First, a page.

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People in the ancient city of Harran live much as they did 5,000 years ago, in beehive-shaped houses made of mud.

People in the ancient city of Harran live much as they did 5,000 years ago, in beehive-shaped houses made of mud. (Terry Boyd / S&S)

People in the ancient city of Harran live much as they did 5,000 years ago, in beehive-shaped houses made of mud.

People in the ancient city of Harran live much as they did 5,000 years ago, in beehive-shaped houses made of mud. (Terry Boyd / S&S)

With few changes in the past 2,000 years, the oldest quarters in Sanliurfa, Turkey, look like a set out of “Arabian Nights.”

With few changes in the past 2,000 years, the oldest quarters in Sanliurfa, Turkey, look like a set out of “Arabian Nights.” (Terry Boyd / S&S)

This view from the Abdurrahman mosque at the Pool of Abraham in Sanliurfa shows its ornate architecture and lush setting.

This view from the Abdurrahman mosque at the Pool of Abraham in Sanliurfa shows its ornate architecture and lush setting. (Terry Boyd / S&S)

Southeastern Turkey is one of the last bastions of Syrian Orthodox Christianity. These boys at a church in Mardin display a text in Suriani, or Aramaic, which is the language Jesus probably spoke.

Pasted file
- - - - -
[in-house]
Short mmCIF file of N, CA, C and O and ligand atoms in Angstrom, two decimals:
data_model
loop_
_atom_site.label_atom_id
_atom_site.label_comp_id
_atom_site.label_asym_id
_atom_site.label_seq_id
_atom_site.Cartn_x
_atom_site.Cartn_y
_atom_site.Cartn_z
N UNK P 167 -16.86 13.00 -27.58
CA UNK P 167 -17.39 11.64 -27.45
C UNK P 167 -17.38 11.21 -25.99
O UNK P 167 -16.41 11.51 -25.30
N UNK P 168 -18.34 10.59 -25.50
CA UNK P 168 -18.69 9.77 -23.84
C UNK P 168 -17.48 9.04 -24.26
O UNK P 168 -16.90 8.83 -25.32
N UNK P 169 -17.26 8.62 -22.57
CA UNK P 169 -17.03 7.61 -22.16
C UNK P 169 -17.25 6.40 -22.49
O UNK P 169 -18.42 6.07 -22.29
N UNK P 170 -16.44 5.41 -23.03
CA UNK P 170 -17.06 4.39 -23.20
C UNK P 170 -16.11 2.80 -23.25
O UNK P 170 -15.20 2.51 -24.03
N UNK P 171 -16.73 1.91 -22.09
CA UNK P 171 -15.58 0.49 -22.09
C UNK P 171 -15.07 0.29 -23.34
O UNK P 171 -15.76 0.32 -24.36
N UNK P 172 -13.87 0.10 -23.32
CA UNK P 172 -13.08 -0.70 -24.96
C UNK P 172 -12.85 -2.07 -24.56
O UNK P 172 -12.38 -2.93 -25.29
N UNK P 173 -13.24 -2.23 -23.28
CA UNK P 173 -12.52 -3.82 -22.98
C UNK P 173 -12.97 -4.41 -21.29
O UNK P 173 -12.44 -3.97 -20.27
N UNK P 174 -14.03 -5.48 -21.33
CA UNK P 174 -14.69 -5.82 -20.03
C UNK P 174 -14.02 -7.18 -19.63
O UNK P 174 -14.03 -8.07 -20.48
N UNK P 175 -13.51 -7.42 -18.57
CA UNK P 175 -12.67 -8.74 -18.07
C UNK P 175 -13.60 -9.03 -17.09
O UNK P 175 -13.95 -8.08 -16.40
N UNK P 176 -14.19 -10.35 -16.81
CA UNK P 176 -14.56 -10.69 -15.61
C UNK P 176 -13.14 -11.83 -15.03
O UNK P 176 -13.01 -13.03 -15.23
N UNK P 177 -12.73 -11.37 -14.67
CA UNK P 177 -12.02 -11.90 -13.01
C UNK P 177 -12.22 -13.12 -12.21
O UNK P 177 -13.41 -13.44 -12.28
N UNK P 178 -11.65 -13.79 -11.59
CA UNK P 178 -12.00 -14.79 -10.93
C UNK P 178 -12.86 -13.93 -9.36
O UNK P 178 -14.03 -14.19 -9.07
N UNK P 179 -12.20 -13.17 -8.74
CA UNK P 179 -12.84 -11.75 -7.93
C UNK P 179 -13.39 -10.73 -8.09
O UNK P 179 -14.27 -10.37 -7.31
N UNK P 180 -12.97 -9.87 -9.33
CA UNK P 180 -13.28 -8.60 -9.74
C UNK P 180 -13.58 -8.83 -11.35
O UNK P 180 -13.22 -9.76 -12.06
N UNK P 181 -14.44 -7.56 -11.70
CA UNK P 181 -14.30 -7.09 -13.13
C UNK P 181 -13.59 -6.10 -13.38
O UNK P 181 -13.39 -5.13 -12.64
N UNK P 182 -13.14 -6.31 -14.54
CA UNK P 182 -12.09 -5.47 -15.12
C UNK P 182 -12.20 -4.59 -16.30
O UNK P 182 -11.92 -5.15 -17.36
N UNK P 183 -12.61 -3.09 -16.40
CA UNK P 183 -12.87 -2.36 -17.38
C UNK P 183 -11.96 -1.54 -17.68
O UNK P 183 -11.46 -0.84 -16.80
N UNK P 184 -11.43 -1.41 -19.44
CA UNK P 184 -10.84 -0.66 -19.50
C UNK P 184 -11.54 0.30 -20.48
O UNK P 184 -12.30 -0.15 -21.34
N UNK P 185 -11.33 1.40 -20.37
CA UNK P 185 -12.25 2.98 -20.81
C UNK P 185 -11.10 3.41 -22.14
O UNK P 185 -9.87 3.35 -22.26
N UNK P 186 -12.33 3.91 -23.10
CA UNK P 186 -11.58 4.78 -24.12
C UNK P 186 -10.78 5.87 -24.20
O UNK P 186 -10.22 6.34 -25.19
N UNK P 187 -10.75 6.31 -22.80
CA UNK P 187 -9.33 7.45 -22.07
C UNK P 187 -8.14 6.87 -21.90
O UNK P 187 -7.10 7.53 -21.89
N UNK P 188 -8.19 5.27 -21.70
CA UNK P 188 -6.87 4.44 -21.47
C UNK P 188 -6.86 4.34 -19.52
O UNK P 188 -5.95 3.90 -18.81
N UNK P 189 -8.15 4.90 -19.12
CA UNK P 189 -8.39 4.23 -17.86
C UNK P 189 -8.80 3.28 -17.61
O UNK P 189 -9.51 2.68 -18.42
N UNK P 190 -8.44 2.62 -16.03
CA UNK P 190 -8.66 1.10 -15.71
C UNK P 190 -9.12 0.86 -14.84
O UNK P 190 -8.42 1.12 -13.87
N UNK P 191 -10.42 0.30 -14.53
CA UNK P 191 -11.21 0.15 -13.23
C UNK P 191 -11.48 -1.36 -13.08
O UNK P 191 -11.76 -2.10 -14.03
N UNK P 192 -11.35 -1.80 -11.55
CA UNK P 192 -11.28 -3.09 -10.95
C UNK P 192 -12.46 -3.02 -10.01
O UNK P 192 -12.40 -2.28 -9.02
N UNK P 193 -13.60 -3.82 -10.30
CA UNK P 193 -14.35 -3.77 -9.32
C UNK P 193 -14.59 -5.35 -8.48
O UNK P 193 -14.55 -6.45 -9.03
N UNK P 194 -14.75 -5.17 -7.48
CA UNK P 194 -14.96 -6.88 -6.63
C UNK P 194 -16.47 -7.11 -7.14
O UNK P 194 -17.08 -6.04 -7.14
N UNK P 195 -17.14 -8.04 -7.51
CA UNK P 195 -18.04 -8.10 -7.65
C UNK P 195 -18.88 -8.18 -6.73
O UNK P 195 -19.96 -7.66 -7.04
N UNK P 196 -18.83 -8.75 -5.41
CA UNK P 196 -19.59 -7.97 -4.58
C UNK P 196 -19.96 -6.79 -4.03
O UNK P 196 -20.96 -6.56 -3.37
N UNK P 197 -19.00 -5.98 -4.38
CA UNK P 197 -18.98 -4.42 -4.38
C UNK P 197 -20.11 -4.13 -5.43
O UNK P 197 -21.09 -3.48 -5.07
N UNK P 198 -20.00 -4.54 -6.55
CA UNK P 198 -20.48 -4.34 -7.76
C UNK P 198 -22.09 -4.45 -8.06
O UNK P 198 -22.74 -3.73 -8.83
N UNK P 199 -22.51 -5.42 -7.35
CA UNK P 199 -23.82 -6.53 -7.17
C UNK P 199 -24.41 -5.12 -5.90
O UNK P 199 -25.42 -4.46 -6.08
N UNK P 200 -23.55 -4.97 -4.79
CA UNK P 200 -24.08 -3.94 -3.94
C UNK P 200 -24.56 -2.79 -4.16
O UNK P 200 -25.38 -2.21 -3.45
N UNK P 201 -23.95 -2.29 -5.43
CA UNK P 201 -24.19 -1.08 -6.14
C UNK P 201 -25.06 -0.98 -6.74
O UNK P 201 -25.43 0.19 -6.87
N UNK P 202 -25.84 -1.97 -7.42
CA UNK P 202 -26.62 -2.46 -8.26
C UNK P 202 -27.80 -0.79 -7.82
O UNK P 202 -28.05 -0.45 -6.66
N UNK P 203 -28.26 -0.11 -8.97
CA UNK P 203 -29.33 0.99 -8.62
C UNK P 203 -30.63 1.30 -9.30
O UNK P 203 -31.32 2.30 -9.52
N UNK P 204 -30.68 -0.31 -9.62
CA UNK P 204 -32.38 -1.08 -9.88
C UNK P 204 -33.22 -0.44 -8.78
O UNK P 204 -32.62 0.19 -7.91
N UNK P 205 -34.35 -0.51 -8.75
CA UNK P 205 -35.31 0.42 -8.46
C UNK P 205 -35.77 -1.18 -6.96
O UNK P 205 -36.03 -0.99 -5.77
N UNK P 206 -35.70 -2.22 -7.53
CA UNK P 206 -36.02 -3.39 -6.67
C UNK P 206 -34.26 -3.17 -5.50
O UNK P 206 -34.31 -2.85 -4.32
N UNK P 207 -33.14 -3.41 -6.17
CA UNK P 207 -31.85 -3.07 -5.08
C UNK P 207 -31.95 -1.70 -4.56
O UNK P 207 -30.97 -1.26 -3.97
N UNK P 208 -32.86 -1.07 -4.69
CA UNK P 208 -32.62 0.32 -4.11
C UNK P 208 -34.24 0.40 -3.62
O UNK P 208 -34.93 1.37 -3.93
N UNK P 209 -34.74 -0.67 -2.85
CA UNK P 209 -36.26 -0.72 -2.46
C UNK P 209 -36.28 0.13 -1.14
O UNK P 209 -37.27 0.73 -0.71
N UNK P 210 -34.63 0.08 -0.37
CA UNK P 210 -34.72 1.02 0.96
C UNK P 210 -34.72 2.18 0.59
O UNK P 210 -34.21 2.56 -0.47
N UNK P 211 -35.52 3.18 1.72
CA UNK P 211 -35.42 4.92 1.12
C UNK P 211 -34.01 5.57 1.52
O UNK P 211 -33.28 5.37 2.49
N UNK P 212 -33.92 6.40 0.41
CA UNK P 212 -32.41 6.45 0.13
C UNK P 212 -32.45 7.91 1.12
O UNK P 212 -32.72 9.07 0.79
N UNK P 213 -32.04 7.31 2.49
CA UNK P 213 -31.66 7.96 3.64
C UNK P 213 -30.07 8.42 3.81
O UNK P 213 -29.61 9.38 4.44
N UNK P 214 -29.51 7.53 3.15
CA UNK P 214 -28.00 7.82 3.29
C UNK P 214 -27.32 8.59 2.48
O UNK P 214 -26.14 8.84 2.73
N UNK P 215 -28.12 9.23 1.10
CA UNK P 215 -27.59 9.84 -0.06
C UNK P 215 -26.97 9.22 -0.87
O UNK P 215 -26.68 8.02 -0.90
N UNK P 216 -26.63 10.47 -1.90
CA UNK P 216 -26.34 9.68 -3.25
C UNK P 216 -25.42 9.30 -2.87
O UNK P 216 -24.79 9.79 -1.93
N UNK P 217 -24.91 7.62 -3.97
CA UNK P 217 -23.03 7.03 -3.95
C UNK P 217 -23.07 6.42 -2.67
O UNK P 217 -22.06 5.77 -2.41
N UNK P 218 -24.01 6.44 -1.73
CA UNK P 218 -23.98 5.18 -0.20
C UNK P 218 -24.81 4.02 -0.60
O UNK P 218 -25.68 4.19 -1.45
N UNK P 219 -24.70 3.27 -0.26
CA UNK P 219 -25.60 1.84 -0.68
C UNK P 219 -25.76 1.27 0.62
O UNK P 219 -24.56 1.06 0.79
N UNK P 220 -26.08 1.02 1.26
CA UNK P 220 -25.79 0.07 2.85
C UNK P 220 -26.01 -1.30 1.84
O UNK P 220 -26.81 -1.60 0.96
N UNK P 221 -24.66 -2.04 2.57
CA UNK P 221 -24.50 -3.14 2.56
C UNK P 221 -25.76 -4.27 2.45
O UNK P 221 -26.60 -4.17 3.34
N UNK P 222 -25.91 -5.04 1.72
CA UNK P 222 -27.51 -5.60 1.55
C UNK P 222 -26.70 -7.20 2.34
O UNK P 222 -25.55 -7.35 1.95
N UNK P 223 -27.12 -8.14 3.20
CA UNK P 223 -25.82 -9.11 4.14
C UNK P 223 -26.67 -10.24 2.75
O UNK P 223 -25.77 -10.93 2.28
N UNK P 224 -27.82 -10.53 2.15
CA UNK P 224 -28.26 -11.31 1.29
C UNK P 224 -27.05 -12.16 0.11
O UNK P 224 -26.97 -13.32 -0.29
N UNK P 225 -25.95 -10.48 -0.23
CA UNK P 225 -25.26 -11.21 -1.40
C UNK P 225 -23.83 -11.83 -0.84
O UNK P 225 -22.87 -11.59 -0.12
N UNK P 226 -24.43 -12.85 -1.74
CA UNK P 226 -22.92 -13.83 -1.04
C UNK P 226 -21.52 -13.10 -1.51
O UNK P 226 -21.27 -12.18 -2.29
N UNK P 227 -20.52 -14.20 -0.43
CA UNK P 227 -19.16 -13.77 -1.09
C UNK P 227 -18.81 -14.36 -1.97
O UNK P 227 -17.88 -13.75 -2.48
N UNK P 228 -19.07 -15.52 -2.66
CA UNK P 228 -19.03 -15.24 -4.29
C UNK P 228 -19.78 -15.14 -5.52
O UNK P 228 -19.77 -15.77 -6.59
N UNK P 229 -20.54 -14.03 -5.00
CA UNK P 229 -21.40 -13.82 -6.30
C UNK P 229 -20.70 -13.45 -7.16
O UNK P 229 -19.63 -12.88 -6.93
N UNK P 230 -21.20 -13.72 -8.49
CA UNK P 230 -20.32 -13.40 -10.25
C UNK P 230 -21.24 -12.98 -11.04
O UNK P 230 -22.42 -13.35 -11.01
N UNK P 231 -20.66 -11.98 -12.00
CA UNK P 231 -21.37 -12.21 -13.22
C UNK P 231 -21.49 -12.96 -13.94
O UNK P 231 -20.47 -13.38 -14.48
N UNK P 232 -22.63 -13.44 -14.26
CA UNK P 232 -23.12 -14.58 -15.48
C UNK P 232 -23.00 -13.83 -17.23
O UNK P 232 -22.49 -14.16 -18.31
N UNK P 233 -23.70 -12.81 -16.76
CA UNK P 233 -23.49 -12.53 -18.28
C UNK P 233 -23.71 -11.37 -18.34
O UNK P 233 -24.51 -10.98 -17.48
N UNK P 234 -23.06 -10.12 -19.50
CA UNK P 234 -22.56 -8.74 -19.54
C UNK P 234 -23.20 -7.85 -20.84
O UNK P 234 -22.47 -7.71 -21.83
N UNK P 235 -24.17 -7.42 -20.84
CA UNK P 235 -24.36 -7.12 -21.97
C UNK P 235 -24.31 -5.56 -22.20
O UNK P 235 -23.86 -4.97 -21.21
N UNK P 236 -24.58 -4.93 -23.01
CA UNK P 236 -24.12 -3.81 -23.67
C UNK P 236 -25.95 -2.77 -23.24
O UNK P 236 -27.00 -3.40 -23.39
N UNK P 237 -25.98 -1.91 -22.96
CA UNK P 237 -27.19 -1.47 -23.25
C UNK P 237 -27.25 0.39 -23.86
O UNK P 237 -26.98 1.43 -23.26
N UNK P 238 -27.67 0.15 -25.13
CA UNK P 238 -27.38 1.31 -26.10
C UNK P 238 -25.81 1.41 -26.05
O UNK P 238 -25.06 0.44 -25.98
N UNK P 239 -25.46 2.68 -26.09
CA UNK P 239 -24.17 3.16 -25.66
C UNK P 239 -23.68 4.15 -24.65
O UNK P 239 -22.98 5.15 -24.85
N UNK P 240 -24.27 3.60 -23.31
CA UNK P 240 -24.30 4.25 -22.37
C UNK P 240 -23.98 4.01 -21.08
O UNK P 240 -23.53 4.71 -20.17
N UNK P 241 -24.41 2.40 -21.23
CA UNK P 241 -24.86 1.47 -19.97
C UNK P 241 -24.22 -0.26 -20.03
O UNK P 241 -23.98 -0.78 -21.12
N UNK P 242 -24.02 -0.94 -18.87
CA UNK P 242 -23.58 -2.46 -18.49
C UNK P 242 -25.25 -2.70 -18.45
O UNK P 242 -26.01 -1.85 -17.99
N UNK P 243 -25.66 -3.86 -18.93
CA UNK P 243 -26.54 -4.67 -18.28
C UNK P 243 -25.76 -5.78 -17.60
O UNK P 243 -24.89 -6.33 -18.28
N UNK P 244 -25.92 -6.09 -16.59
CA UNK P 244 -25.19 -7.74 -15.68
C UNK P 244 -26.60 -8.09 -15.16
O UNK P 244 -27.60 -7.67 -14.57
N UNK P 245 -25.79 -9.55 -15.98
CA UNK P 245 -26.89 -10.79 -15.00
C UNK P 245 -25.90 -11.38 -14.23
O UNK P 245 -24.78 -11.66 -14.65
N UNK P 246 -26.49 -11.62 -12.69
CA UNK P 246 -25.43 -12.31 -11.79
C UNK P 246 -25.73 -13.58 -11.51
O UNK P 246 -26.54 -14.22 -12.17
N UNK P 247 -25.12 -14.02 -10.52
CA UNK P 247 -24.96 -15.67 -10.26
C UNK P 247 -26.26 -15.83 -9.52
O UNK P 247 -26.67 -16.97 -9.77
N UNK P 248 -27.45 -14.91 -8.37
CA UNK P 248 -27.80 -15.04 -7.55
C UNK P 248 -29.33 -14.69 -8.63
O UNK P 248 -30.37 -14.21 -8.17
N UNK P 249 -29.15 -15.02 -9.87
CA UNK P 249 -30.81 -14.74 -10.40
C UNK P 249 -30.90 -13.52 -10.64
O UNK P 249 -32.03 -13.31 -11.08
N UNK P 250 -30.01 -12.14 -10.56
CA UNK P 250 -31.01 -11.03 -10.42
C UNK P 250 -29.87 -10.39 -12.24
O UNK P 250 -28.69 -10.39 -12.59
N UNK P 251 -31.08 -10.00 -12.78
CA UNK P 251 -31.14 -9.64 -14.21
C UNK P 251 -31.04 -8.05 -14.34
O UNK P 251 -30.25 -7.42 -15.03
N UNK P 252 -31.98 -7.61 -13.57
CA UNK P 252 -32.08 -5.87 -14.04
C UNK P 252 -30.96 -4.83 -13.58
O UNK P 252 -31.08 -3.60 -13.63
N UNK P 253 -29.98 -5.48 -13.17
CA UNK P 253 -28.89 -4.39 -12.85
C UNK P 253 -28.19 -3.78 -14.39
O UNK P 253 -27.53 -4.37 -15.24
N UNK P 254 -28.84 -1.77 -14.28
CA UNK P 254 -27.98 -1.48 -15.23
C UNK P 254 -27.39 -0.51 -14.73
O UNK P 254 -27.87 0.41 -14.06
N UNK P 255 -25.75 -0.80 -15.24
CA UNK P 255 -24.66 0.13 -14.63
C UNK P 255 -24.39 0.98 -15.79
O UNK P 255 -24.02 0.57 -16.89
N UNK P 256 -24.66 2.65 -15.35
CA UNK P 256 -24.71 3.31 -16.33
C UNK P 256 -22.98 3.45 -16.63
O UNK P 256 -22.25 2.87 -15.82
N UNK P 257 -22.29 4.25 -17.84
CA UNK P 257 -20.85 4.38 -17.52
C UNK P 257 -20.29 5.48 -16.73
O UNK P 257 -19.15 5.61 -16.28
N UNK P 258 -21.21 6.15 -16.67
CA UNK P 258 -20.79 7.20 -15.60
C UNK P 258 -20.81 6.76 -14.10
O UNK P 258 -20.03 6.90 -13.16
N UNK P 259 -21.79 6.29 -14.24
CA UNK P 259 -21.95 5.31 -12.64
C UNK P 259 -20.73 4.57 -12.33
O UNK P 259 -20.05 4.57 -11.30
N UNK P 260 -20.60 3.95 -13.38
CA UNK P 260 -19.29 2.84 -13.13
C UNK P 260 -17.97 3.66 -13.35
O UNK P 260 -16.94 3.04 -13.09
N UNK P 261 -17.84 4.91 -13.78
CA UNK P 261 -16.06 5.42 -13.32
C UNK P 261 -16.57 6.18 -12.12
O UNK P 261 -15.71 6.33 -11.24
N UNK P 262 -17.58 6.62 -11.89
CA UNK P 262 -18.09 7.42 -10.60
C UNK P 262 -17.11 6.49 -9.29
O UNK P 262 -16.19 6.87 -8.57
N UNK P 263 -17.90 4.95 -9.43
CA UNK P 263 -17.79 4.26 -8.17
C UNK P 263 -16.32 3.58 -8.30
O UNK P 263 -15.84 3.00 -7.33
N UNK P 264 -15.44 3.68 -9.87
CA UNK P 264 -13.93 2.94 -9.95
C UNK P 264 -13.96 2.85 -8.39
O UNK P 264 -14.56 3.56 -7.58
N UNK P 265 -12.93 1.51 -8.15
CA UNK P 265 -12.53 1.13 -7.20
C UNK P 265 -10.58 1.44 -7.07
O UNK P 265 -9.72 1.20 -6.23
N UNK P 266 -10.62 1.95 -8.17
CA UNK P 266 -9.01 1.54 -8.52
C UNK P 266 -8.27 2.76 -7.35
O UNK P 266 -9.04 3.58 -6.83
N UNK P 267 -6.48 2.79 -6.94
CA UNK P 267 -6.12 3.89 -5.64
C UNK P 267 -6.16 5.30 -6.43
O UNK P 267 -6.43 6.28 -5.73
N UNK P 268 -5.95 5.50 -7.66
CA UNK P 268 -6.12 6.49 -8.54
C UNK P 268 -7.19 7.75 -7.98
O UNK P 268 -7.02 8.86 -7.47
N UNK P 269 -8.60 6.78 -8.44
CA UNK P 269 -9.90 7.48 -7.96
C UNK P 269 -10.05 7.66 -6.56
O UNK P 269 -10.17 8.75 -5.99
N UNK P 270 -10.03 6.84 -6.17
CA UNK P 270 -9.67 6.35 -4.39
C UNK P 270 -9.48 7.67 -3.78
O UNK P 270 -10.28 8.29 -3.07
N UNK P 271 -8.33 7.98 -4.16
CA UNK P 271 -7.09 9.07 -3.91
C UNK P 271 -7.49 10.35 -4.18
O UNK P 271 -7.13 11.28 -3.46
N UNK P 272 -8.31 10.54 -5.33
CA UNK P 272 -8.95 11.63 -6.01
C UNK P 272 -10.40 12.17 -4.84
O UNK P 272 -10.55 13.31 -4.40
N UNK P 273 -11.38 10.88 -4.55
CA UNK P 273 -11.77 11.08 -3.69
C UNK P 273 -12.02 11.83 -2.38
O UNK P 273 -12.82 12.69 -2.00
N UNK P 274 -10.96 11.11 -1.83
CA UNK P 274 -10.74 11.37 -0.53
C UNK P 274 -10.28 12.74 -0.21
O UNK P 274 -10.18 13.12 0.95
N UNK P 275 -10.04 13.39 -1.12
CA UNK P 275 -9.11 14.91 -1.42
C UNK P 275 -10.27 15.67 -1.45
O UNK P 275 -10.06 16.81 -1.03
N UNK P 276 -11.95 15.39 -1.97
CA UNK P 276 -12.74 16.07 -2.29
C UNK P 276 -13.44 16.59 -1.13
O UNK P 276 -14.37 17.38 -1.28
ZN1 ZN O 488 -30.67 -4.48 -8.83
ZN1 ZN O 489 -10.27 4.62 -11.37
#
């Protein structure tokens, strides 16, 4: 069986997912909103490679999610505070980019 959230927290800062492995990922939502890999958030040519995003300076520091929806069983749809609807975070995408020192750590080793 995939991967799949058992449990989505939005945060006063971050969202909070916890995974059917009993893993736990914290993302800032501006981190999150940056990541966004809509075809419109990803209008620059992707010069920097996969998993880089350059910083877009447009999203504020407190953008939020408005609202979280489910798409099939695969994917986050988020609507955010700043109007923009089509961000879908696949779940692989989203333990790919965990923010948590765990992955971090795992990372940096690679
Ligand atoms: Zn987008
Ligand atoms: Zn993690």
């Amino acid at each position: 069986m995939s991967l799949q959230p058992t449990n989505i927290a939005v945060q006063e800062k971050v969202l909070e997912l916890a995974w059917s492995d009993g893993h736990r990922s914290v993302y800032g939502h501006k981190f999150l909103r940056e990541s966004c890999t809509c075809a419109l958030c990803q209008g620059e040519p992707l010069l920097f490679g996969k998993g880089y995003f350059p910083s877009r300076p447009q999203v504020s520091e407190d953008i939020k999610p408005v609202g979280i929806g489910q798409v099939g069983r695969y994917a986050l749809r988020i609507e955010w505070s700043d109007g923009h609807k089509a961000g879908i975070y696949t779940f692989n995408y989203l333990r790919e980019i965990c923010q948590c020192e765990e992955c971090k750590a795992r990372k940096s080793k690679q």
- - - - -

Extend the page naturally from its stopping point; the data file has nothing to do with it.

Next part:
Southeastern Turkey is one of the last bastions of Syrian Orthodox Christianity. These boys at a church in Mardin display a text in Suriani, or Aramaic, which is the language Jesus probably spoke. (Terry Boyd / S&S)

A woman carries hay in the ancient town of Harran, where people still live in primitive mud huts.

A woman carries hay in the ancient town of Harran, where people still live in primitive mud huts. (Terry Boyd / S&S)

This place is different.

Even to veteran Turkey hands, the southeast is terra incognito. If you’ve been to Istanbul and Kusadasi, you’ll find Mardin and Sanliurfa are another galaxy. You can see the difference in people’s faces and feel it in the fatigue of the distances through the mostly empty plains of Mesopotamia.

Unlike Europeanized western Turkey, these cities are Oriental in the broadest sense: chaotic, colorful and inscrutable. Which is not the most comfortable combination for the average traveler. So I thought I’d find only the most adventurous spirits in southeastern Turkey. And I did.

But I also found lavish hotels in cities unknown to even the most sophisticated American travelers — hotels full of Turkish, European and Canadian tourists.

Eastern Turkey is about as adventurous as one can get on the doorstep of Europe. But it’s a safe, welcoming place for families or single soldiers, sailors and airmen.

Join us for a trek through southeastern Turkey’s exotic sands.

The lineup:¶ Tips for southeast Turkey travel¶ Don't miss these side trips¶ Sanliurfa, Turkey: Land of the prophets¶ Remote Mardin, Turkey: Dozing in the ancient sun¶ Sleep like the sultans

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